ERS7 Lower gear guide

If your AIBO is suffering from a clicking or grinding noise from one of the legs, it could be caused by dirt in the servo. Firstly, you should be aware that when handling sensitive electronic equipment you should take static prevention measures.

I hope you’ve been honest with yourself about your skills.
There is no warranty here. Use this guides at your own risk!

You will need Philips PH0 screwdriver, a small brush and a tooth pick.

Remove and safely store your AIBO’s battery and memory stick before attempting to remove any covers. The last thing you need is for your AIBO to wake up during its operation!

Do not attempt to reactivate your AIBO until all limbs and covers are reconnected and reassembled.

Remove the two screws from the lower leg casing.

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There is a small catch on the underside of the paw that holds the two halves together. Be careful not to break it. If you slide a guitar pick or fingernail between the two halves, you can pop this clip without leaving any marks.

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Remove the four screws that hold the gearbox together.

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Be carefully when removing locket. There is a flexi wound up under the main knee gear, so you should just move it far enough to free the gears and no more, also be sure not to pinch it, or get it tangled. Put something under to keep parts in place.

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To make things easier, you might remove the axles.

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Brush or pick out any debris in the gear teeth. Then blow them off with some canned air.
It goes easier, if add a few drops of dish soap to warm water and brush them clean.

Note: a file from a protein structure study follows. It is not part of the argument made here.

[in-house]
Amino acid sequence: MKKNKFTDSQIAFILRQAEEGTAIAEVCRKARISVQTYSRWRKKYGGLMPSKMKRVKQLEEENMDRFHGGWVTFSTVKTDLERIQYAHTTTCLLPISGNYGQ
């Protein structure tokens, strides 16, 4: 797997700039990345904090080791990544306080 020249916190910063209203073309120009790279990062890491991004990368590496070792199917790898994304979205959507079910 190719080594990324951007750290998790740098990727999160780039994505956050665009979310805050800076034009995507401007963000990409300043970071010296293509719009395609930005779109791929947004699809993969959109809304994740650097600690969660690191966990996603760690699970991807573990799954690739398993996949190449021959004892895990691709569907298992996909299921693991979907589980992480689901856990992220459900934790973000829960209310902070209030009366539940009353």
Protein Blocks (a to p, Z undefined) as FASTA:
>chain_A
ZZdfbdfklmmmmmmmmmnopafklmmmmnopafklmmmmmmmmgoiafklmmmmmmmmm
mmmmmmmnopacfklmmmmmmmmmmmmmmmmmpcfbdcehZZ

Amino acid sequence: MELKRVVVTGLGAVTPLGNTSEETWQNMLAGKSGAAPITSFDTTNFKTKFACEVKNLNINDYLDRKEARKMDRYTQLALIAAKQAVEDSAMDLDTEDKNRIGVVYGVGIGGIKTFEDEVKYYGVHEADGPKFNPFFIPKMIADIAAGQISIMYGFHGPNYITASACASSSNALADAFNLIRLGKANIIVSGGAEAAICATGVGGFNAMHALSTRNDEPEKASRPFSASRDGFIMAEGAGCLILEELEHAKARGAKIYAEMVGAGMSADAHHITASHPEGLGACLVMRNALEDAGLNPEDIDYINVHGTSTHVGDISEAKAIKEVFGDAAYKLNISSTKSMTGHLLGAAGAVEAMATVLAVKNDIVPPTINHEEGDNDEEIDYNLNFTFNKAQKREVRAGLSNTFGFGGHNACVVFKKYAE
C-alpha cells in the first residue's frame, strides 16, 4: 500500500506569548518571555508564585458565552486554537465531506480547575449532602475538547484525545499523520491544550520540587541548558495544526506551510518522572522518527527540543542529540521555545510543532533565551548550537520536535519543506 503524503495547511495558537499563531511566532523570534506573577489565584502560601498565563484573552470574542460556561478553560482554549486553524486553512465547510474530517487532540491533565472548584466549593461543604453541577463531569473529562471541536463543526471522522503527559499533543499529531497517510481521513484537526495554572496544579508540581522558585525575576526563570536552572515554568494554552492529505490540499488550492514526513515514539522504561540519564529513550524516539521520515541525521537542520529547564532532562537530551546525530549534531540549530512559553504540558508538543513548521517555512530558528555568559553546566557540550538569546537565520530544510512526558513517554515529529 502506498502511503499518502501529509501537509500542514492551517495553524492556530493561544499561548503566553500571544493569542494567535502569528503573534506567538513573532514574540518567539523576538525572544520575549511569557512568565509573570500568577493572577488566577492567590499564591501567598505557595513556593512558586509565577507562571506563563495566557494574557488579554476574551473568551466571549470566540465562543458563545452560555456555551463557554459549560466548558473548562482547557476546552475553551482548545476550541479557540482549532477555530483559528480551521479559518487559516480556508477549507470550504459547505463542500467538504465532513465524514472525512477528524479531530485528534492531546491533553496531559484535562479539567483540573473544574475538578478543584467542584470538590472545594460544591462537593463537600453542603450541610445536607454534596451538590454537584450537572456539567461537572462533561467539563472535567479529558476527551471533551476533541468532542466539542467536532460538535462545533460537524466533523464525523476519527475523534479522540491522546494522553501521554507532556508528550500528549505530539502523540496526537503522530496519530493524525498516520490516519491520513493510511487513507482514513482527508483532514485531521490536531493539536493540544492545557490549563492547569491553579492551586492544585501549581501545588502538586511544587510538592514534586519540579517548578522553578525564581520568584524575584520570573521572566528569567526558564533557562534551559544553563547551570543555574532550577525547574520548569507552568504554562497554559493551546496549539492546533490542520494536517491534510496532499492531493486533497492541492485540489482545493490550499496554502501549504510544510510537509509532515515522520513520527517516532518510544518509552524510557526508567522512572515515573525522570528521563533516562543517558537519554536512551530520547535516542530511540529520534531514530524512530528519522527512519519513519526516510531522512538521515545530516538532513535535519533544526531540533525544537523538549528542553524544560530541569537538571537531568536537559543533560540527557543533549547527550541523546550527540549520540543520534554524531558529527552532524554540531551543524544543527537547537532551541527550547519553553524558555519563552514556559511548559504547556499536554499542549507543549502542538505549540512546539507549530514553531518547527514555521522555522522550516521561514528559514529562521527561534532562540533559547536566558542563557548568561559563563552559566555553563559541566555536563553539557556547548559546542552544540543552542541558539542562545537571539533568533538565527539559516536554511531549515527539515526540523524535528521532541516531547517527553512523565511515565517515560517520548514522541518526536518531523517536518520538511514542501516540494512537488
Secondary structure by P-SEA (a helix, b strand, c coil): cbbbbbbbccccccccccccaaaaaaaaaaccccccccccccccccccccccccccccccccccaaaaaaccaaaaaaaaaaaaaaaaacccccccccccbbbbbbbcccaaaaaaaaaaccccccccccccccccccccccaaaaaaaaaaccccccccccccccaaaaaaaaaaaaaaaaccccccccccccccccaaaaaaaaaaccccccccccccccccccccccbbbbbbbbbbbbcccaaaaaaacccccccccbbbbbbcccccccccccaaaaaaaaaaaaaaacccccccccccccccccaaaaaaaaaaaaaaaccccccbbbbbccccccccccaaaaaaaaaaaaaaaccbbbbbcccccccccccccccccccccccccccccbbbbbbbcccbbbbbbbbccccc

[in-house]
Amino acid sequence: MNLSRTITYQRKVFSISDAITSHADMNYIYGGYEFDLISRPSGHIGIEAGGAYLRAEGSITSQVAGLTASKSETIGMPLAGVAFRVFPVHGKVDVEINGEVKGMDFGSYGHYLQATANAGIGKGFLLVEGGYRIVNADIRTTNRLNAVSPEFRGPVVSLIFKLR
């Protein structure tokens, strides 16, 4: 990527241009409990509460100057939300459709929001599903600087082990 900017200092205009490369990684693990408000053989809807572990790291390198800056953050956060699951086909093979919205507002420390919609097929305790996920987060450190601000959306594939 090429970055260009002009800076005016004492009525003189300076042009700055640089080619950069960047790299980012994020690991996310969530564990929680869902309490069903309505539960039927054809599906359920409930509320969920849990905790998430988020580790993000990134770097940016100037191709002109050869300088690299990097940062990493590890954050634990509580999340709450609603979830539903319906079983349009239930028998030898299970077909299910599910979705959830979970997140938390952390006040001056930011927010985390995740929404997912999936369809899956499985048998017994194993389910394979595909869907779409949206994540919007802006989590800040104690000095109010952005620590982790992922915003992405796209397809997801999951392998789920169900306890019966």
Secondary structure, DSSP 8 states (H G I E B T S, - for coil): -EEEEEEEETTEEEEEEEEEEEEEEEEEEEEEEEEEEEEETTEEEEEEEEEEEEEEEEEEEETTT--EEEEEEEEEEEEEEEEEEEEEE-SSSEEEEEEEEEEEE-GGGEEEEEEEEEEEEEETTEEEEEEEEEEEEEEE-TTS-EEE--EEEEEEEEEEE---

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Reassembly is a reversal of this procedure.

For getting back the leg on to the main gear once you’re done cleaning, follow this steps.
The axle with the shape edge has to fit into the pot. When putting together, move slightly in both direction. You will notice when it’s fits. Press softly both parts together while moving.

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Potentiometer cleaning if needed.

If your AIBO is suffering from tremors, shaking or juddering limbs it could be down to a dirty potentiometer in the limb or body. Potentiometers are there to sense the position of the specific joints in the AIBO. Over time and use they can become corroded and dirty causing the position of the limb to be misinterpreted by the AIBO itself.

You will need Philips PH0 and PH1 screwdrivers. A small, sharp knife and a can of switch cleaning spray with a “tube” attachment. I have had best results using “Kontakt 61”

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The potentiometer (silver coloured casing) is located at the knee joint and is covered by a flexi circuit. The flexi is plugged into a small grey connector and can be released by sliding the 2 black lugs on the connector. Carefully pull the flexi out of the connector once these lugs have been released.

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Use a sharp knife to carefully pry open the corner of the potentiometer cover. The cover can then be removed exposing the inside.

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Inside the potentiometer is a black circular disc on which is mounted spring contacts. Carefully remove this by using a blunt object in the cut out area shown.

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Spray the switch cleaner over the potentiometer surface. At this point, a soft, lint free cloth may be used to wipe the potentiometer surface.

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Carefully replace the black disc and silver cover.

When the disc and cover are in place and the potentiometer is safely back together, gently move the joint back and forth to work the cleaner across the contact surface.

Reassembly is a reversal of this procedure. Carefully reconnect the flexi.

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With all the limbs and connectors safely reconnected and the covers back on your AIBO, you can now replace the memory stick and battery and test your AIBO.

If everything has gone according to plan, your AIBO’s limbs will move smoothly without any clicking/ratchet sounds. If they don’t, you may need to give the affected limb another treatment. If another treatment doesn’t work, there may be a different problem with that particular limb. At this point it is better to seek further advice than attempt to resolve the problem yourself by other means.

 

Thanks to:
Frootloop & Rambozo

 

 

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